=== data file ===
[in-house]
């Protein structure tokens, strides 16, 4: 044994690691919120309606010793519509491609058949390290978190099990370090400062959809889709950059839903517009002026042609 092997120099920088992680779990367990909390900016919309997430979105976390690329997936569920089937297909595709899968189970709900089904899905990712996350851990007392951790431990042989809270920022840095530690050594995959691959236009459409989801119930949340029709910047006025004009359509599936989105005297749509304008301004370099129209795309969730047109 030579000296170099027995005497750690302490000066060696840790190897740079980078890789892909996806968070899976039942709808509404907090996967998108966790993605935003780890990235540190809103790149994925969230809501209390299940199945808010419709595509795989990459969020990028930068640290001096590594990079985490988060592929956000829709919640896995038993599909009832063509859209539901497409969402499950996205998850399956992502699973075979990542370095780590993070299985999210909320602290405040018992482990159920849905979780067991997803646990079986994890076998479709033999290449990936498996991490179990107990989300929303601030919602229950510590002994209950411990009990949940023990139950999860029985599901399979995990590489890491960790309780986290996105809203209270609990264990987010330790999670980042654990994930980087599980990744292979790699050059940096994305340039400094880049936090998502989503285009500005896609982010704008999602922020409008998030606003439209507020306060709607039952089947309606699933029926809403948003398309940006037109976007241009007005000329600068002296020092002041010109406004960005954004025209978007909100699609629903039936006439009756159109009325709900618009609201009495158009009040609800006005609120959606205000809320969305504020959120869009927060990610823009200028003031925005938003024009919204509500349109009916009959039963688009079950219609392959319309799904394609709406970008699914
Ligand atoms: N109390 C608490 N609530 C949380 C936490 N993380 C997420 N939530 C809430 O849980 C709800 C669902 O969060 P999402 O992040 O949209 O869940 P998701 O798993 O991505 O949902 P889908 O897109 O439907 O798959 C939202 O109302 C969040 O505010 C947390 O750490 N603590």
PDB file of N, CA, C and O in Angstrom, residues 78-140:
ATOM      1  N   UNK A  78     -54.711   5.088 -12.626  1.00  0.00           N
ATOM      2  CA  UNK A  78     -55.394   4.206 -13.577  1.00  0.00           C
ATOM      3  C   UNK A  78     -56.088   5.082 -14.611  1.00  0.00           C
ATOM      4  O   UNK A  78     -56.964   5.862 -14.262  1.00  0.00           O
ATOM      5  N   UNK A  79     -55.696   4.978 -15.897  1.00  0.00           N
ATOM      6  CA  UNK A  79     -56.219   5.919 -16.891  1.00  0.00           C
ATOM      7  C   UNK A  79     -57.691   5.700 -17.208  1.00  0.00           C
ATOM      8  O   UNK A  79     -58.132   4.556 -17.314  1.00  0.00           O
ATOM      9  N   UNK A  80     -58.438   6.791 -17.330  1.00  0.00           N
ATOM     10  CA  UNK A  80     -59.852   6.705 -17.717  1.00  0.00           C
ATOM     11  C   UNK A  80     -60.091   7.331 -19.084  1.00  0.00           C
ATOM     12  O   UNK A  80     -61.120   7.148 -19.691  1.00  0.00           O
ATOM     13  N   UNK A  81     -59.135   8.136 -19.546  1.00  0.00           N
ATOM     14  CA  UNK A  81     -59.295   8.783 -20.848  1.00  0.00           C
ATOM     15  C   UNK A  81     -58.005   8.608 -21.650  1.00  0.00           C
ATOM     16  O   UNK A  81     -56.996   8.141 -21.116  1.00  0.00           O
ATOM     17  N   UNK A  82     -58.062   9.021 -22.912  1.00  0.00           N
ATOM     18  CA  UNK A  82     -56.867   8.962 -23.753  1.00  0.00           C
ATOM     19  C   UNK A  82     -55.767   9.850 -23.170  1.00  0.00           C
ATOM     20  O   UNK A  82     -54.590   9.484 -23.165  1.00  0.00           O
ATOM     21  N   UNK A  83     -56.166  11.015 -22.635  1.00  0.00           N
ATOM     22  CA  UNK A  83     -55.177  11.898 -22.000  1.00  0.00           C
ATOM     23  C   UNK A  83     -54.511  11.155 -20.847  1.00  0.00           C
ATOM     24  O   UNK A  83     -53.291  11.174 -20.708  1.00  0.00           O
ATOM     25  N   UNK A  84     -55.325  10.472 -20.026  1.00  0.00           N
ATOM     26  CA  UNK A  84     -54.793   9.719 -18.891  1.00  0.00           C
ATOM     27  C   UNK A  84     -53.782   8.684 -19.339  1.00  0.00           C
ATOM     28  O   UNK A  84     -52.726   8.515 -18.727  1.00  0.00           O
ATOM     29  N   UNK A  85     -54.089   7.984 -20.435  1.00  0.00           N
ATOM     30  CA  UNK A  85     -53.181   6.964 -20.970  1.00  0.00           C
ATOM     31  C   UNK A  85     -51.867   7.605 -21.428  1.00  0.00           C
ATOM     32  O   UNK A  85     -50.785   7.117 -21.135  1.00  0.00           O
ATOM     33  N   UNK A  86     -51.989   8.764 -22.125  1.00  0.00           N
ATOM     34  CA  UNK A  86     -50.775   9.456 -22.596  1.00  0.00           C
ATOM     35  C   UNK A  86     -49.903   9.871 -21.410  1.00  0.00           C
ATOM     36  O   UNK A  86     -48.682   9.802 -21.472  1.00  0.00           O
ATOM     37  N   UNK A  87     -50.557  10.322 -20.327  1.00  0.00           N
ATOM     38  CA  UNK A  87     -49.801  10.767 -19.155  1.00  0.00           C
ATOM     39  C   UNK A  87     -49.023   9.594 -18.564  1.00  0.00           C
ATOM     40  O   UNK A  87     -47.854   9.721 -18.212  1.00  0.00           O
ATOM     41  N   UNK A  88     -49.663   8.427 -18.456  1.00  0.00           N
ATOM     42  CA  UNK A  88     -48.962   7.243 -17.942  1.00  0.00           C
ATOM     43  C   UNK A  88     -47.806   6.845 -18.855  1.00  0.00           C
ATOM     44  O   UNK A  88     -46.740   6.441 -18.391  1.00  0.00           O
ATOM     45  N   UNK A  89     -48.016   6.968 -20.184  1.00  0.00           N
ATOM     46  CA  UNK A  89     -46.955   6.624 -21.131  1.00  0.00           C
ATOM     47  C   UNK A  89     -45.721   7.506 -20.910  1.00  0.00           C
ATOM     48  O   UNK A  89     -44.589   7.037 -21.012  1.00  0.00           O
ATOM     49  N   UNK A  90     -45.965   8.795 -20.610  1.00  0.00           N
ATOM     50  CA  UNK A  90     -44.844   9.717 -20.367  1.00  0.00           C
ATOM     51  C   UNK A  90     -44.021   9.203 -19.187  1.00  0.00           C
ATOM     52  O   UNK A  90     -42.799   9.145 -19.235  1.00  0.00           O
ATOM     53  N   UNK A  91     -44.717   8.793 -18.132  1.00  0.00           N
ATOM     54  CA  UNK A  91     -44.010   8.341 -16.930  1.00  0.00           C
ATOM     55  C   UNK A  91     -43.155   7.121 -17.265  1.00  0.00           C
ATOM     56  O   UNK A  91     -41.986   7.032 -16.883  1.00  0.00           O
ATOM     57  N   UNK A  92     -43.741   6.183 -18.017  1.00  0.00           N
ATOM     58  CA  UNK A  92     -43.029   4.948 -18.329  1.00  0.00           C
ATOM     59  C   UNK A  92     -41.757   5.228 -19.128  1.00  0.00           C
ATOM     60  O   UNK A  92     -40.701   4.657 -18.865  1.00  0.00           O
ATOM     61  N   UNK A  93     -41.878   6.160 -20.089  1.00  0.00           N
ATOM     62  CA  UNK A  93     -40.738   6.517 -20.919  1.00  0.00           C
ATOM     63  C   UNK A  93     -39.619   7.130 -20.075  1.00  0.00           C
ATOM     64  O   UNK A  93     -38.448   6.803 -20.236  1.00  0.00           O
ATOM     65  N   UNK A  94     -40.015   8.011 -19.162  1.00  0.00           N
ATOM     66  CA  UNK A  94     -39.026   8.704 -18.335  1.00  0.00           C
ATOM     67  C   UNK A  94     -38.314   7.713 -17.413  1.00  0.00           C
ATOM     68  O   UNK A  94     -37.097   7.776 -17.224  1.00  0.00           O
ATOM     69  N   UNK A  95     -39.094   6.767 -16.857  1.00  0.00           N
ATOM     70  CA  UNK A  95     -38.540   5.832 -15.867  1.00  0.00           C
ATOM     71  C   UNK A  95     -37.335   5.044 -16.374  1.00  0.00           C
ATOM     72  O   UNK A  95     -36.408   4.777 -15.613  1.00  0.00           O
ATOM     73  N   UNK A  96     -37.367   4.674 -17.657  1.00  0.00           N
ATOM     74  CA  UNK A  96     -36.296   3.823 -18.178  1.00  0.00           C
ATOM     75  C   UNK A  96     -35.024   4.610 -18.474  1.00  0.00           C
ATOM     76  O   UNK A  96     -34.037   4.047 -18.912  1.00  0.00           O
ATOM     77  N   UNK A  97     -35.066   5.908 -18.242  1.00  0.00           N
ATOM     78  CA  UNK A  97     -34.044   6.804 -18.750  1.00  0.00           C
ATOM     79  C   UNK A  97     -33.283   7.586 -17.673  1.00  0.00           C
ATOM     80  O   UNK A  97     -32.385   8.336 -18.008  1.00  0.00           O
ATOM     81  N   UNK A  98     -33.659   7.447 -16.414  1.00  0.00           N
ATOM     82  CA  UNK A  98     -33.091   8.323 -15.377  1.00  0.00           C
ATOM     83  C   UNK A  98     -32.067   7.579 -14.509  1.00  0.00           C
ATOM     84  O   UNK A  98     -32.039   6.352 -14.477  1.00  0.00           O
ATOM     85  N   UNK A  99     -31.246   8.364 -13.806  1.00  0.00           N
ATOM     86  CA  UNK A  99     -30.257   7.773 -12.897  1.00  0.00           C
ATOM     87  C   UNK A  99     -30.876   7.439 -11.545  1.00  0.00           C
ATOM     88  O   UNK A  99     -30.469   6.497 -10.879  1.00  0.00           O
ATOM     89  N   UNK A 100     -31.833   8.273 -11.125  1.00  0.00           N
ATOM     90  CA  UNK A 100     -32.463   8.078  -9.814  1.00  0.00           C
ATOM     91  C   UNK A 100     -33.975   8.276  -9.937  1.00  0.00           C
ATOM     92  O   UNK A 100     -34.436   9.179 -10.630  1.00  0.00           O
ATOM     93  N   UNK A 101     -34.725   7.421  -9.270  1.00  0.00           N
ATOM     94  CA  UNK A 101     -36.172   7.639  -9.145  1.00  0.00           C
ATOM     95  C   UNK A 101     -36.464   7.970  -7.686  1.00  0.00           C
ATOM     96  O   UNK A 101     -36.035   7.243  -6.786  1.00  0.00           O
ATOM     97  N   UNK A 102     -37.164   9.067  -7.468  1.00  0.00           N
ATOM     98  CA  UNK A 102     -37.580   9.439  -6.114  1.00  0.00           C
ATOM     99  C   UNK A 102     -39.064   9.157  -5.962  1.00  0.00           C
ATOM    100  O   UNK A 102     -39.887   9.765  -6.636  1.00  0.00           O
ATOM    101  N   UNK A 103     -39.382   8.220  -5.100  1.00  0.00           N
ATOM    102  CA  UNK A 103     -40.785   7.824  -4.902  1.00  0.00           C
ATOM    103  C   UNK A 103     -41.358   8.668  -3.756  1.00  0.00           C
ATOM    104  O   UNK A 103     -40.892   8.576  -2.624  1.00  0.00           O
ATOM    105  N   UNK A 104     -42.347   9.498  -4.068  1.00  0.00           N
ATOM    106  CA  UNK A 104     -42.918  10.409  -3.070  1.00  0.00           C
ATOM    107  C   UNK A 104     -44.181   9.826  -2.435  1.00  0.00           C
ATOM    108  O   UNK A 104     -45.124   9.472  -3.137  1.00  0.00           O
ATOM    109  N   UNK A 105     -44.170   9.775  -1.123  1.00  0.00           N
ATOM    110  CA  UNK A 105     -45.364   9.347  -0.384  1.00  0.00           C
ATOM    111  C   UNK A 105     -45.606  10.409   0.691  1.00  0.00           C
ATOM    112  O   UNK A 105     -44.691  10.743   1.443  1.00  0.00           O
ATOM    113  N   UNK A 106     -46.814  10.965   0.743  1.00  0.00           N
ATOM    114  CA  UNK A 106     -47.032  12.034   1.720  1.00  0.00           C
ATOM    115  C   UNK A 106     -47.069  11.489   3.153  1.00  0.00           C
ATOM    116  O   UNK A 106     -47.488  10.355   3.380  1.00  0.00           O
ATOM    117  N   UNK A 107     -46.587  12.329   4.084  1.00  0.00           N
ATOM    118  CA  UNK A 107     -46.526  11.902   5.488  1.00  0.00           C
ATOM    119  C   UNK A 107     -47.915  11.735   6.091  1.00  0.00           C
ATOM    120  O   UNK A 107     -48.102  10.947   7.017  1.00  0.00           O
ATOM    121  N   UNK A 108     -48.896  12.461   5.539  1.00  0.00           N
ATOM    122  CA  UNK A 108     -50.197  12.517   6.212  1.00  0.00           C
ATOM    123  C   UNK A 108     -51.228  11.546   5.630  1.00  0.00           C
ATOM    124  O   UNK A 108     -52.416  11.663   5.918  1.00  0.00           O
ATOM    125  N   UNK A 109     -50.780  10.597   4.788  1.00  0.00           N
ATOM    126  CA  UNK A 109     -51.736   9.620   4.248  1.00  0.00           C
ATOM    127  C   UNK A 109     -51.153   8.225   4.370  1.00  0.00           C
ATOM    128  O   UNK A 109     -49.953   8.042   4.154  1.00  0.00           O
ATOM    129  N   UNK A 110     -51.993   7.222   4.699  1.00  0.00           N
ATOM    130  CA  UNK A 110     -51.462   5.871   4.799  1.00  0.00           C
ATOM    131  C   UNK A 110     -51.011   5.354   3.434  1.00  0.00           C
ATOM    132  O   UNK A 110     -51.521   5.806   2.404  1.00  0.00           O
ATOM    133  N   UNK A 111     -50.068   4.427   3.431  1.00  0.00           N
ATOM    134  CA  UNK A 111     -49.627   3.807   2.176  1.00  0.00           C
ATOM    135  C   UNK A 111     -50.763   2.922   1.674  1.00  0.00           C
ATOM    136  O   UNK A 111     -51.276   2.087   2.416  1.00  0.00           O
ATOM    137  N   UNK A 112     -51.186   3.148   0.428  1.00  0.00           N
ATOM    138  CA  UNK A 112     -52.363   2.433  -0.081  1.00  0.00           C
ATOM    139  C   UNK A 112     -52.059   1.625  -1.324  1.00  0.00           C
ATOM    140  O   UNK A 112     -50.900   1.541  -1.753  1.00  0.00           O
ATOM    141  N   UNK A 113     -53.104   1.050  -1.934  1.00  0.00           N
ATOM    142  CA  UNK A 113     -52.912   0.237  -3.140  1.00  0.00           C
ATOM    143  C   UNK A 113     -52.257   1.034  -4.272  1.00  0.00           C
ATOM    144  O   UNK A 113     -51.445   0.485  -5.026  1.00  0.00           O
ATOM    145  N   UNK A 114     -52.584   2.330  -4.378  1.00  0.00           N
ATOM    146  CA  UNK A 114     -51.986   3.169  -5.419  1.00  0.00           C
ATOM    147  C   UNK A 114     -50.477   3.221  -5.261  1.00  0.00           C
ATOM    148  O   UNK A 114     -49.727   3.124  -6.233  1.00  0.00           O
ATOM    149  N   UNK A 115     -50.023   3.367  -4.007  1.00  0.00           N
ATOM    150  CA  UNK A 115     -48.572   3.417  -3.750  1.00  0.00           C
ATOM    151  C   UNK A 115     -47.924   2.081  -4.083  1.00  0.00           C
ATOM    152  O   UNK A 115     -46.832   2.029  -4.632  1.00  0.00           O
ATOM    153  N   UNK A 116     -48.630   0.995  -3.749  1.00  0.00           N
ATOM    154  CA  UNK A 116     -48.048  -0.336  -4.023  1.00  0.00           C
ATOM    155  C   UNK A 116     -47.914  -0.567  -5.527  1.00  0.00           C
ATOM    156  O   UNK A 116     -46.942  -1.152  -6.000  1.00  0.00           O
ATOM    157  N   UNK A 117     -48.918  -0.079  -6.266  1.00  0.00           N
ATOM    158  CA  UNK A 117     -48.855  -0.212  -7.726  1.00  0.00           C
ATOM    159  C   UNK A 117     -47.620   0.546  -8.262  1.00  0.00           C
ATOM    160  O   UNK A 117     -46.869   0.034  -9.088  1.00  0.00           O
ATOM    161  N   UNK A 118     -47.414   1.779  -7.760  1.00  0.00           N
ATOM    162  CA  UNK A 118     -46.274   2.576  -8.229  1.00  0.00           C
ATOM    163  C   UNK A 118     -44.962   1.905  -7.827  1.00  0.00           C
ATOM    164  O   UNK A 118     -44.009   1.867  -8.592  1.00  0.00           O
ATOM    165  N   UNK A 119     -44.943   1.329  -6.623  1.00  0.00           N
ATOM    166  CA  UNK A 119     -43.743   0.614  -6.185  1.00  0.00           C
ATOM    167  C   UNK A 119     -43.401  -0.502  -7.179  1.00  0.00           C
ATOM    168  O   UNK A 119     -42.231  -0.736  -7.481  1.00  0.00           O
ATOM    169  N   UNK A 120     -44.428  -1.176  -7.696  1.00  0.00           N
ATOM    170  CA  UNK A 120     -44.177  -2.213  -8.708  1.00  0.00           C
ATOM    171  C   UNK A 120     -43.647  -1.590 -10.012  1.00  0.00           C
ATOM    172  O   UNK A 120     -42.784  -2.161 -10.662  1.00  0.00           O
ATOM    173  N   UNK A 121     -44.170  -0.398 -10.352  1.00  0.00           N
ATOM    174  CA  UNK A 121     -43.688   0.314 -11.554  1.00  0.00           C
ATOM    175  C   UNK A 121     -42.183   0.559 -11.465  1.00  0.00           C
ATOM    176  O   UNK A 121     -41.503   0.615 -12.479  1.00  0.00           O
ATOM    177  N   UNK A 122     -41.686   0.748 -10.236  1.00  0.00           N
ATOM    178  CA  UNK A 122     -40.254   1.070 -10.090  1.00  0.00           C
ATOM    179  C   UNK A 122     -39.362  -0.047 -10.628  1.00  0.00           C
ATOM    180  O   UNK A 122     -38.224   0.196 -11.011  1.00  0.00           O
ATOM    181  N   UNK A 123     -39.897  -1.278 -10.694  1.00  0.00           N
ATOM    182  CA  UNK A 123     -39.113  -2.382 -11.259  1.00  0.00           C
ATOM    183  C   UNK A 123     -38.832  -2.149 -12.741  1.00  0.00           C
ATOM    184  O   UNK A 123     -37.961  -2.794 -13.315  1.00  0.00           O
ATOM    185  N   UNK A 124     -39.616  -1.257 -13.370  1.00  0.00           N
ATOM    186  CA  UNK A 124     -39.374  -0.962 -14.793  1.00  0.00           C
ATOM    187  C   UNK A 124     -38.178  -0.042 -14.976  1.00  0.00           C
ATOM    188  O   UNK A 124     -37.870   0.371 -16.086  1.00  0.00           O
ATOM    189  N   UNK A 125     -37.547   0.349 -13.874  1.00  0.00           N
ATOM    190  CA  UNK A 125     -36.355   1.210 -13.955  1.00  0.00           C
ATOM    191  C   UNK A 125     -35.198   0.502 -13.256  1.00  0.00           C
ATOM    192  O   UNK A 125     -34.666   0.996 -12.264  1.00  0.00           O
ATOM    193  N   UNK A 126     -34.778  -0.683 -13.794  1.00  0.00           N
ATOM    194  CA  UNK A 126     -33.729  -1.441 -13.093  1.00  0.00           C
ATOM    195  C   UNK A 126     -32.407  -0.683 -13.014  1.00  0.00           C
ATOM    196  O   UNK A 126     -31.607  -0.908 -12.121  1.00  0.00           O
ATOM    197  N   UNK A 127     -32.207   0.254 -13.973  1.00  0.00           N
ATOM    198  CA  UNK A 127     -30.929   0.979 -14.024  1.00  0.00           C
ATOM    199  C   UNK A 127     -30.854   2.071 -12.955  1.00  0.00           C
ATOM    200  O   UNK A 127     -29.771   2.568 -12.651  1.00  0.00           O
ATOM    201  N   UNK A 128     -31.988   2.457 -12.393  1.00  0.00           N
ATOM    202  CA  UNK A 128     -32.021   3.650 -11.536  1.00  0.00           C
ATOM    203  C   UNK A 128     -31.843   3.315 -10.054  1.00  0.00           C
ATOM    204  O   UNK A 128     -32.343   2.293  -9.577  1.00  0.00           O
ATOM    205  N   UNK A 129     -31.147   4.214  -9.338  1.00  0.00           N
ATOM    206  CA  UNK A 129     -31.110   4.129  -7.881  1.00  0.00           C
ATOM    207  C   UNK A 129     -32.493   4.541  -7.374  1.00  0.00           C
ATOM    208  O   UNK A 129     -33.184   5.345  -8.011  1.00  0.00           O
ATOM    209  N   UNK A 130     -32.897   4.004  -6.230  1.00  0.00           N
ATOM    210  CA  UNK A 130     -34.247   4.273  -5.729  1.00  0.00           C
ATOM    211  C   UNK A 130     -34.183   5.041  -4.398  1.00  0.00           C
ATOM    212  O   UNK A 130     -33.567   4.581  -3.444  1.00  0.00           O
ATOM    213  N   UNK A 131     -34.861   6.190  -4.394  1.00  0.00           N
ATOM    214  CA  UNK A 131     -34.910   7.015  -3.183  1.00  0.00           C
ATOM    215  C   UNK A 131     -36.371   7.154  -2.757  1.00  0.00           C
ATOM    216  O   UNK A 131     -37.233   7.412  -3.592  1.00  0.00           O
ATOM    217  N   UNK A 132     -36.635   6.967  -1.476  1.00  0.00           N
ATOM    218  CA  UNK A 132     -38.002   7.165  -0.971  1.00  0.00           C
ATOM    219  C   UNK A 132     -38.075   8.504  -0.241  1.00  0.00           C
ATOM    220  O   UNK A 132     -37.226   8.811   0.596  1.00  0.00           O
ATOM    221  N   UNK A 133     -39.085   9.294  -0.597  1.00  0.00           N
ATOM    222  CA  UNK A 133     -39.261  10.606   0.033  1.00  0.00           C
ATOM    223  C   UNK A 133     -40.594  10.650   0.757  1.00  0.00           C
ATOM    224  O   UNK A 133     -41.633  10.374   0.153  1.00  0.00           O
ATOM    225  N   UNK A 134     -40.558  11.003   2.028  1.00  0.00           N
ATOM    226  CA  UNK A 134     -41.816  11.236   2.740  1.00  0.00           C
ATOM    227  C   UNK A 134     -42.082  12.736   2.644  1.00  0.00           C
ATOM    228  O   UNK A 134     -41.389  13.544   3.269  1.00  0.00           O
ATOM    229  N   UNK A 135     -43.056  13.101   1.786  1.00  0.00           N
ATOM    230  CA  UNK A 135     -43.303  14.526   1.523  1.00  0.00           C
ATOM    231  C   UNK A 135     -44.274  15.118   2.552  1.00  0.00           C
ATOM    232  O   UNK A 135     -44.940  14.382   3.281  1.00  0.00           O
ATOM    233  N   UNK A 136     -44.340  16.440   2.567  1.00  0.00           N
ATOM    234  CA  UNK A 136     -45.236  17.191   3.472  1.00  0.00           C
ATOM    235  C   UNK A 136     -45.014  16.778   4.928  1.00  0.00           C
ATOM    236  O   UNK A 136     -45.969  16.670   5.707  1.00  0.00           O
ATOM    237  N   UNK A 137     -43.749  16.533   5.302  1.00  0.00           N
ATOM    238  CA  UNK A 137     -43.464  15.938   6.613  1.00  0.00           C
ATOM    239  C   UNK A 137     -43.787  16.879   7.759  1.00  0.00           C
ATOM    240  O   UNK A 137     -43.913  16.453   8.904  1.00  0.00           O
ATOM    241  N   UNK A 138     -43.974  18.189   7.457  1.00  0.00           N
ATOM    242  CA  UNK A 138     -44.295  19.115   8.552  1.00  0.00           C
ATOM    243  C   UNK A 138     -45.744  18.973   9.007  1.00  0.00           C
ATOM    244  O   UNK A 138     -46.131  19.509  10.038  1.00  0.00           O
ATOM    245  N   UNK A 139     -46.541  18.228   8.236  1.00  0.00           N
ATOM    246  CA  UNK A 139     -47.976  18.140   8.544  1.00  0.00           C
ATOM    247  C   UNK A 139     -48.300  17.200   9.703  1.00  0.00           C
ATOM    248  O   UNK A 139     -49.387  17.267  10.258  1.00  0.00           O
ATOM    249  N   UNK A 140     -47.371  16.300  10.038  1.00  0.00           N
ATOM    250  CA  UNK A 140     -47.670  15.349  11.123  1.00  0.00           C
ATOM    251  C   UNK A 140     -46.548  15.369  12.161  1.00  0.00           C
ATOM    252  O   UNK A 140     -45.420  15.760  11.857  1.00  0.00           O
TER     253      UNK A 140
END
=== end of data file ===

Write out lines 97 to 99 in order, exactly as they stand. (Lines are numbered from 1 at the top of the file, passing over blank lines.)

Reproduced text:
ATOM     93  N   UNK A 101     -34.725   7.421  -9.270  1.00  0.00           N
ATOM     94  CA  UNK A 101     -36.172   7.639  -9.145  1.00  0.00           C
ATOM     95  C   UNK A 101     -36.464   7.970  -7.686  1.00  0.00           C